The default Windows search feature is pretty good at finding your cluttered files across partitions. You might frequently use it to do searches if you often forget where you save your files. What if you want to restrict searches to only folder names?

windowssearch

It’s pretty easy, thanks to the in-built kind: operator. The next time you search for mp3 kind:folder, Windows will show only those folders that have mp3 in their names. Files will not appear in search results, even if they contain mp3 in their name.


I’m Shankar. I’m just another geek and I share all I know on my blog, Killer Tech Tips. If you’ve got a minute, check out my tips ranging from unpopular keyboard shortcuts to a guide on blocking Facebook. Talk to me on Twitter!

Lowell Heddings, better known online as the How-To Geek, spends all his free time bringing you fresh geekery on a daily basis. You can follow him on if you'd like.

  • Published 05/30/11

Comments (14)

  1. Anonymous

    The last tip might come in handy.

  2. Nike

    Is there any way to use the last tip to search for hidden files? like kind:hidden ? I tried it and that doesn’t seem to work but there should be some way to do it. Any ideas?

  3. Dan

    @Nike

    Try using the command line:

    c:\>dir /ah /s /b

    The /ah switch makes the dir command to only list all those with the hidden attribute. The /s switch makes it search subfolders. The /b removes all superfluous results from the dir command. If you need to search for a specific file extension, append *. to the command. If you want to save the search results, you can save it to a file by adding “> filename.txt”.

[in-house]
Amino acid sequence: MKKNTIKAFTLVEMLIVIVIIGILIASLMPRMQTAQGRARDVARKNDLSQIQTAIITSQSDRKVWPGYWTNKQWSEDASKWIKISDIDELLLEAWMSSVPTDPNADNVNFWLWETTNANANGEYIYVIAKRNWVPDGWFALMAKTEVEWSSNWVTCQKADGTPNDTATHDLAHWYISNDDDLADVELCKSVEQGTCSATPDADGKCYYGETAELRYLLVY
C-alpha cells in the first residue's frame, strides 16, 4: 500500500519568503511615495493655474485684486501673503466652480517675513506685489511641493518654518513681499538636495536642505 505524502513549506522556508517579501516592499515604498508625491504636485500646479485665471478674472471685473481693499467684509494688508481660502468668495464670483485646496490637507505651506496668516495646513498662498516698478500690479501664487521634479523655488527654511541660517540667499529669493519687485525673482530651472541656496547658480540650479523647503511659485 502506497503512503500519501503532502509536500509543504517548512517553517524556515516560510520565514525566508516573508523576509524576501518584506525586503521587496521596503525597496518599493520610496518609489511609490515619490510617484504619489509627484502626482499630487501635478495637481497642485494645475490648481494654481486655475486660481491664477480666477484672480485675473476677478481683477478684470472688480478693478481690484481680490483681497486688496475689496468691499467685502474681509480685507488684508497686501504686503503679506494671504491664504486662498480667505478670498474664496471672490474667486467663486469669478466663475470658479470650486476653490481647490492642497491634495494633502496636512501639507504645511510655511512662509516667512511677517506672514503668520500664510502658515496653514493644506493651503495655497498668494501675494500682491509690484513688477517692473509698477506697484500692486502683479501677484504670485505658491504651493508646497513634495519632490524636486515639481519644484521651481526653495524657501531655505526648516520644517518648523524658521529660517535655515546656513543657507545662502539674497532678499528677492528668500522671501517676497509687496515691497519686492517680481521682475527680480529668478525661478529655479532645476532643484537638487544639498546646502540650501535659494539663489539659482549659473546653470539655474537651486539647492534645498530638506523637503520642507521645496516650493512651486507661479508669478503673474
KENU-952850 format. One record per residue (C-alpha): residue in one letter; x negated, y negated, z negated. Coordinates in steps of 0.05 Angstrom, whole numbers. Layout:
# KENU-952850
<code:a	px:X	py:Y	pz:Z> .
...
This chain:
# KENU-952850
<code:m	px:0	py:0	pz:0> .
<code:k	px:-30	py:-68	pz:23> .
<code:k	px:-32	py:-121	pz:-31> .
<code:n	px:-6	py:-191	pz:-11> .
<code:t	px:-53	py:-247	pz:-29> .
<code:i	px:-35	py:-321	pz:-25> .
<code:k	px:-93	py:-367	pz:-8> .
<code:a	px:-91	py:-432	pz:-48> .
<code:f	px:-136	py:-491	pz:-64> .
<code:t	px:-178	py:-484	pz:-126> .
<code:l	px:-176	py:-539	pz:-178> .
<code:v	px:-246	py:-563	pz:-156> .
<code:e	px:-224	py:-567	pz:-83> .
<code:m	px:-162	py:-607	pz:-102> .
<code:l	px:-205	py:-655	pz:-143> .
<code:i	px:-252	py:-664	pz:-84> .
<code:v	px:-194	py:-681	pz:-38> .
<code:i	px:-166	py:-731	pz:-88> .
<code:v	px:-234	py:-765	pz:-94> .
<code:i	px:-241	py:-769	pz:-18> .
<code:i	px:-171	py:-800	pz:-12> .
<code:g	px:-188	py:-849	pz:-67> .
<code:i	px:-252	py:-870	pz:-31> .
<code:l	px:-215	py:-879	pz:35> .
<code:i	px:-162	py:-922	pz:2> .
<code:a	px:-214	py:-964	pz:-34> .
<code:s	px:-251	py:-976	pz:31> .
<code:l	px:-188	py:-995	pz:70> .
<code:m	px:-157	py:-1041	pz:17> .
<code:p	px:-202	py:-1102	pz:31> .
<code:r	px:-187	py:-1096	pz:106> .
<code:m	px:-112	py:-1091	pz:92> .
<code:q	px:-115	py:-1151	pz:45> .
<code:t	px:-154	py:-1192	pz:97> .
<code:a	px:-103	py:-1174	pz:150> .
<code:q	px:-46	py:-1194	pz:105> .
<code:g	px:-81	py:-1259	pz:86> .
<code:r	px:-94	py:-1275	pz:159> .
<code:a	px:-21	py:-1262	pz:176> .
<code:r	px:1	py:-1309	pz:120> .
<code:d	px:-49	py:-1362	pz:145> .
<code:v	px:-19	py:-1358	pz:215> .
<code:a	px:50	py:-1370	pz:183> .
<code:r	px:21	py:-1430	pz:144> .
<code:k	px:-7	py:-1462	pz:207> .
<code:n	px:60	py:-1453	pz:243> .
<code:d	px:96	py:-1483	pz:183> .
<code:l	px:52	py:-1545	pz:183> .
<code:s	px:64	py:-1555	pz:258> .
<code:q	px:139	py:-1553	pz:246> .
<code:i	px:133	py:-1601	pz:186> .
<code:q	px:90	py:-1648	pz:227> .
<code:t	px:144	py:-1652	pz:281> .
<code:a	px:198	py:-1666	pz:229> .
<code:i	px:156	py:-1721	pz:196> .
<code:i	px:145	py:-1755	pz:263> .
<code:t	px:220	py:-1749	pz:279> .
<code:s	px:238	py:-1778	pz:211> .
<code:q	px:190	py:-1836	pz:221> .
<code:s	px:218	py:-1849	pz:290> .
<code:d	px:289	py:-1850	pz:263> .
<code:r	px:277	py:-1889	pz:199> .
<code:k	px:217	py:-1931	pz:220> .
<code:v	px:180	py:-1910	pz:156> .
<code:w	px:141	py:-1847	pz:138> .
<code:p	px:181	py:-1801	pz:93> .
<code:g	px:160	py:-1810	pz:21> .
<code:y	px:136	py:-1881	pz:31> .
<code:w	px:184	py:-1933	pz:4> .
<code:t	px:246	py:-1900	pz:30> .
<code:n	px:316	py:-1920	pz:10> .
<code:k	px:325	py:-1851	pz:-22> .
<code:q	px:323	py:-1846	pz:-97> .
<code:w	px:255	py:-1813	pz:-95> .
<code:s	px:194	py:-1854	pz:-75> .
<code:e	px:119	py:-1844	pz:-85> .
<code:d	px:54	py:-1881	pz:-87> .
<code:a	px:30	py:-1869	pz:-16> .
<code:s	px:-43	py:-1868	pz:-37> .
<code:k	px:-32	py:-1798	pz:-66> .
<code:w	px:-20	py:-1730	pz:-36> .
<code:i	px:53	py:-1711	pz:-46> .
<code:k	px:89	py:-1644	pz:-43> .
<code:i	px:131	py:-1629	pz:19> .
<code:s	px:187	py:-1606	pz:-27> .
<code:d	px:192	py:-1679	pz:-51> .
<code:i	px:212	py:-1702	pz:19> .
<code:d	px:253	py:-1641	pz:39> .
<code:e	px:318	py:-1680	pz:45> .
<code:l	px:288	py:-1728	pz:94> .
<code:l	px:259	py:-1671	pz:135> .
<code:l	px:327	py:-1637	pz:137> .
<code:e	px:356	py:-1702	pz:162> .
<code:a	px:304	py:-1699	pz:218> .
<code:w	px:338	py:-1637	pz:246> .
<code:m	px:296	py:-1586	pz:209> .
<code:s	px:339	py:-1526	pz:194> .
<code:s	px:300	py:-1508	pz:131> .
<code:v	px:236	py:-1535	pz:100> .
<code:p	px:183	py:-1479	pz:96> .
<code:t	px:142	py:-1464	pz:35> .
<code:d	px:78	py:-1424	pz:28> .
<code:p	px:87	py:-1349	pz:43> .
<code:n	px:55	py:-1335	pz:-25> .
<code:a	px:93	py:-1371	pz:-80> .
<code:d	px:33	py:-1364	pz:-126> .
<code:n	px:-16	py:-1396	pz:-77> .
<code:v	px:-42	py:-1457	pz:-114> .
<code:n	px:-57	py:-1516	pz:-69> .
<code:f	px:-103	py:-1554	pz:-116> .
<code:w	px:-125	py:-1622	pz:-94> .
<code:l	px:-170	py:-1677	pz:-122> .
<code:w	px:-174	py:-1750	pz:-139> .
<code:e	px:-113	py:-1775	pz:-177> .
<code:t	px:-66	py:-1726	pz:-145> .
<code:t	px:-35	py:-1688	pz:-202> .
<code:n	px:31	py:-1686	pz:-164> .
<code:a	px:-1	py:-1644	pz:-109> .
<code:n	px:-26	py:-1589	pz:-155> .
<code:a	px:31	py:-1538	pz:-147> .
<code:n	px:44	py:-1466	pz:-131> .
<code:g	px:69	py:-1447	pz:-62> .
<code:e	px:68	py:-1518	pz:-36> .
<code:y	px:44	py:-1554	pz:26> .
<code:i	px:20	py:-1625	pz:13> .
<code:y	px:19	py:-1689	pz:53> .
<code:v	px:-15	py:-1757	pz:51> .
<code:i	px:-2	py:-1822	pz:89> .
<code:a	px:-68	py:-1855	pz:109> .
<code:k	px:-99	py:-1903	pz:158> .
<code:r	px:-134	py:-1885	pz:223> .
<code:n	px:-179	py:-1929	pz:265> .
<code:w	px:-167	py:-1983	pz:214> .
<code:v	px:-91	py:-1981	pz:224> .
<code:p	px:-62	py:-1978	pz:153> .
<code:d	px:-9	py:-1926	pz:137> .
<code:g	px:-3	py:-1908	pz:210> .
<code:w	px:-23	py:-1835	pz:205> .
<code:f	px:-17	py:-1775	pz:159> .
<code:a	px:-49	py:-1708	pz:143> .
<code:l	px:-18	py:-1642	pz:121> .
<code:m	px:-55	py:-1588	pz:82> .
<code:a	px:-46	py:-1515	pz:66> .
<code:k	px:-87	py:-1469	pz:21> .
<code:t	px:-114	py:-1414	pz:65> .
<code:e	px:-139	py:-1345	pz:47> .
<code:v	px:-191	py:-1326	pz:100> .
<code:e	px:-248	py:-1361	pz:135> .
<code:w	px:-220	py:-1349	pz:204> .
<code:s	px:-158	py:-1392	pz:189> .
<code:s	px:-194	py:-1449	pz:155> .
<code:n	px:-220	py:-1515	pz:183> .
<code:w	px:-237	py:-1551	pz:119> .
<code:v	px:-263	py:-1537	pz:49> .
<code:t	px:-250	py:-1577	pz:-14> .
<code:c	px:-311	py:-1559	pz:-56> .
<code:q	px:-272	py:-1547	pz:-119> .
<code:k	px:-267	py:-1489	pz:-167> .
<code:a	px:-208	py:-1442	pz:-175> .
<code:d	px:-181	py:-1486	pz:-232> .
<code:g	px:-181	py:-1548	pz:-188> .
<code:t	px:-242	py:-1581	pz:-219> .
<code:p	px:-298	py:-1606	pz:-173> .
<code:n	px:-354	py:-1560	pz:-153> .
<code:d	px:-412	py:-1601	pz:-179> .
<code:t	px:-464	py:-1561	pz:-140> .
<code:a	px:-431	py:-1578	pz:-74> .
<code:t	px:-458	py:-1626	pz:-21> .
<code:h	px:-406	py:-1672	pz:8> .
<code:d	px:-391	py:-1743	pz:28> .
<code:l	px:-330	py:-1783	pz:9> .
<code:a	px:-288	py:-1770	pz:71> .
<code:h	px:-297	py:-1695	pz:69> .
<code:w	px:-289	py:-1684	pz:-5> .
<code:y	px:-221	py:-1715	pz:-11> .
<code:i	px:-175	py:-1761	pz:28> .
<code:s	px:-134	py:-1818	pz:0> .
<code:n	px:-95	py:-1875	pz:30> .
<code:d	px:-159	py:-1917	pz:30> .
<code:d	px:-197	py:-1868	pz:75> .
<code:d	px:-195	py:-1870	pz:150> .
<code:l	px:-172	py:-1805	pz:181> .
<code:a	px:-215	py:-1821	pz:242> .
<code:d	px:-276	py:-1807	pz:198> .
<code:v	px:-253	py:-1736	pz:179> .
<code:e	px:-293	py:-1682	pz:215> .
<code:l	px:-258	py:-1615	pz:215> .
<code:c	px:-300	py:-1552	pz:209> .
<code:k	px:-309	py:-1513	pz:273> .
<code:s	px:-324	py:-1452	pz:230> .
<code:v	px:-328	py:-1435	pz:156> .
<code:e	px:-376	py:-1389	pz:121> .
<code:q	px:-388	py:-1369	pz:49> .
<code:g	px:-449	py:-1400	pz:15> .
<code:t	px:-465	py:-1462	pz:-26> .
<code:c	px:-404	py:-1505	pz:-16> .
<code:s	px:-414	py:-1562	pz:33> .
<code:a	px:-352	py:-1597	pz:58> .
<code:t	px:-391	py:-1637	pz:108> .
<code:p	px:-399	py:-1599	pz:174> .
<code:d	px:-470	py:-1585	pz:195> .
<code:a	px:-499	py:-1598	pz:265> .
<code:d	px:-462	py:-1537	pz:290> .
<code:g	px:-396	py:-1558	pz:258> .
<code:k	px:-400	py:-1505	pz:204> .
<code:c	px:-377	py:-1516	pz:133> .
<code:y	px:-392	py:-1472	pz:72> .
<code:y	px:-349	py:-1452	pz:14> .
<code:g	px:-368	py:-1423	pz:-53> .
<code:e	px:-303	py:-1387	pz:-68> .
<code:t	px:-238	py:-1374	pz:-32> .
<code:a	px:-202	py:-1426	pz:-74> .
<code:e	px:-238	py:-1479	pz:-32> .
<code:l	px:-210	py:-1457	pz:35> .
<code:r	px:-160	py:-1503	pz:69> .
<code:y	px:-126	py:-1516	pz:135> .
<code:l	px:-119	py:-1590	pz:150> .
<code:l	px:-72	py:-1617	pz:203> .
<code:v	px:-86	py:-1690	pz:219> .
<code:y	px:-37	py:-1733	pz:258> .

The dir command is no substitute to a real search, but it works in a pinch.

  4. Nike

    @Dan

    Perfect! Exactly what i was looking for, thanks!

  5. Paul

    Is there any way to make the last tip only search for empty folders?

  6. BallyIrish

    Thank you. You guys sure know your stuff!

  7. rajaspidey

    are you tamil ??

  8. Edursho

    Good tips guys.
    That notation full of slashes and > brings to memory my earlier times in computers when we used DOS system :-)

  9. ace

    Hi just asking, in some way do you know how to transfer picture from my frienster account to my computer..?

  10. peter charity

    how can l transfer image that l download to my email

  11. Ivydapple

    Great tips–that last one will especially come in handy! :)

  12. Pushpendra Singh Sisodia

    Nice Article

  13. RAMAN

    THANX BUDDY….

  14. Tom C.

Enter Your Email Here to Get Access for Free:

Go check your email!